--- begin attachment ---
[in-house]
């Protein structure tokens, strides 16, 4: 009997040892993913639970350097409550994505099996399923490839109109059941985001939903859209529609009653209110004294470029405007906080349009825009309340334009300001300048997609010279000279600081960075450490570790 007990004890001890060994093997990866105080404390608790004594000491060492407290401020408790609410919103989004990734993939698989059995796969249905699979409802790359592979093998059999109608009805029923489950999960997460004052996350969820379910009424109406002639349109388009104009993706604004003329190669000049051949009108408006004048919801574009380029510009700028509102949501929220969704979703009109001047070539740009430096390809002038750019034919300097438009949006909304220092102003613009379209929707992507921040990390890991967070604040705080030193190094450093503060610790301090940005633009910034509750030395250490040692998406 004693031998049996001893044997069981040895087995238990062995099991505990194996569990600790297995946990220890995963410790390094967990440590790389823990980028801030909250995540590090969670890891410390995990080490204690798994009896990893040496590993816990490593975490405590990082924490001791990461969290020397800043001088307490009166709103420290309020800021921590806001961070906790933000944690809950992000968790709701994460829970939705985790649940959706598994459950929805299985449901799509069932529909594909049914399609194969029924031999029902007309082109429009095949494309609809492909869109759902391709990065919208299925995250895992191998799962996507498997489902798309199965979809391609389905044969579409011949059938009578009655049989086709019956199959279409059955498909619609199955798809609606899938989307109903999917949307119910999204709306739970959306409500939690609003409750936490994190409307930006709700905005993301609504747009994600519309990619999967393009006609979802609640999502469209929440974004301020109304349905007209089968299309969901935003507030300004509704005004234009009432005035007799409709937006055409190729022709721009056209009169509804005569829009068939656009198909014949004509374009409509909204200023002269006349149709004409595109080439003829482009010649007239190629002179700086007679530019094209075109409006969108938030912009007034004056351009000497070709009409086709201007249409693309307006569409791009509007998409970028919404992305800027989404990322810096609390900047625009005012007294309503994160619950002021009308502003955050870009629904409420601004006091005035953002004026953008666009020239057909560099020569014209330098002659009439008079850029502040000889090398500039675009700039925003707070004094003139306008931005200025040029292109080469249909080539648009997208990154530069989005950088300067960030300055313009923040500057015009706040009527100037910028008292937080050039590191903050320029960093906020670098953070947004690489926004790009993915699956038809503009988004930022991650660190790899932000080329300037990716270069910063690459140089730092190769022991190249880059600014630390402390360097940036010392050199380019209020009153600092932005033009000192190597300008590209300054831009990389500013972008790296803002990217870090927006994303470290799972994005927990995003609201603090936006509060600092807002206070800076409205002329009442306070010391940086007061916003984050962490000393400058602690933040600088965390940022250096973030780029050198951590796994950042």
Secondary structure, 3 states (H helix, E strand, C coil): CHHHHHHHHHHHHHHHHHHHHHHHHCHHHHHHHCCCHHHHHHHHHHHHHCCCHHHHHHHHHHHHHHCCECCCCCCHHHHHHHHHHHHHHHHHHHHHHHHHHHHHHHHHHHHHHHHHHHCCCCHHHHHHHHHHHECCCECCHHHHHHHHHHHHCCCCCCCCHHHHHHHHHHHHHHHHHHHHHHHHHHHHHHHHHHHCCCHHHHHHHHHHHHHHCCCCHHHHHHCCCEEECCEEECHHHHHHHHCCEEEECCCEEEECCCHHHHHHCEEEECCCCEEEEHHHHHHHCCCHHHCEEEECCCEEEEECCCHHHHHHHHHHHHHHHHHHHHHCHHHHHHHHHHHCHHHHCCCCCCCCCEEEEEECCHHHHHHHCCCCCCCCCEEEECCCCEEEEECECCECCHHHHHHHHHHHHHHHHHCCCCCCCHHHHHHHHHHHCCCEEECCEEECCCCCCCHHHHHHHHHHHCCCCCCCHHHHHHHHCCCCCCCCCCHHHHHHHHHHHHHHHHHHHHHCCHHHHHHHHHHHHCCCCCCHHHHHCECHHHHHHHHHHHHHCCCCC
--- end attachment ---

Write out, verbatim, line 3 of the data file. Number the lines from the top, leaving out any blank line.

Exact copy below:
Secondary structure, 3 states (H helix, E strand, C coil): CHHHHHHHHHHHHHHHHHHHHHHHHCHHHHHHHCCCHHHHHHHHHHHHHCCCHHHHHHHHHHHHHHCCECCCCCCHHHHHHHHHHHHHHHHHHHHHHHHHHHHHHHHHHHHHHHHHHHCCCCHHHHHHHHHHHECCCECCHHHHHHHHHHHHCCCCCCCCHHHHHHHHHHHHHHHHHHHHHHHHHHHHHHHHHHHCCCHHHHHHHHHHHHHHCCCCHHHHHHCCCEEECCEEECHHHHHHHHCCEEEECCCEEEECCCHHHHHHCEEEECCCCEEEEHHHHHHHCCCHHHCEEEECCCEEEEECCCHHHHHHHHHHHHHHHHHHHHHCHHHHHHHHHHHCHHHHCCCCCCCCCEEEEEECCHHHHHHHCCCCCCCCCEEEECCCCEEEEECECCECCHHHHHHHHHHHHHHHHHCCCCCCCHHHHHHHHHHHCCCEEECCEEECCCCCCCHHHHHHHHHHHCCCCCCCHHHHHHHHCCCCCCCCCCHHHHHHHHHHHHHHHHHHHHHCCHHHHHHHHHHHHCCCCCCHHHHHCECHHHHHHHHHHHHHCCCCC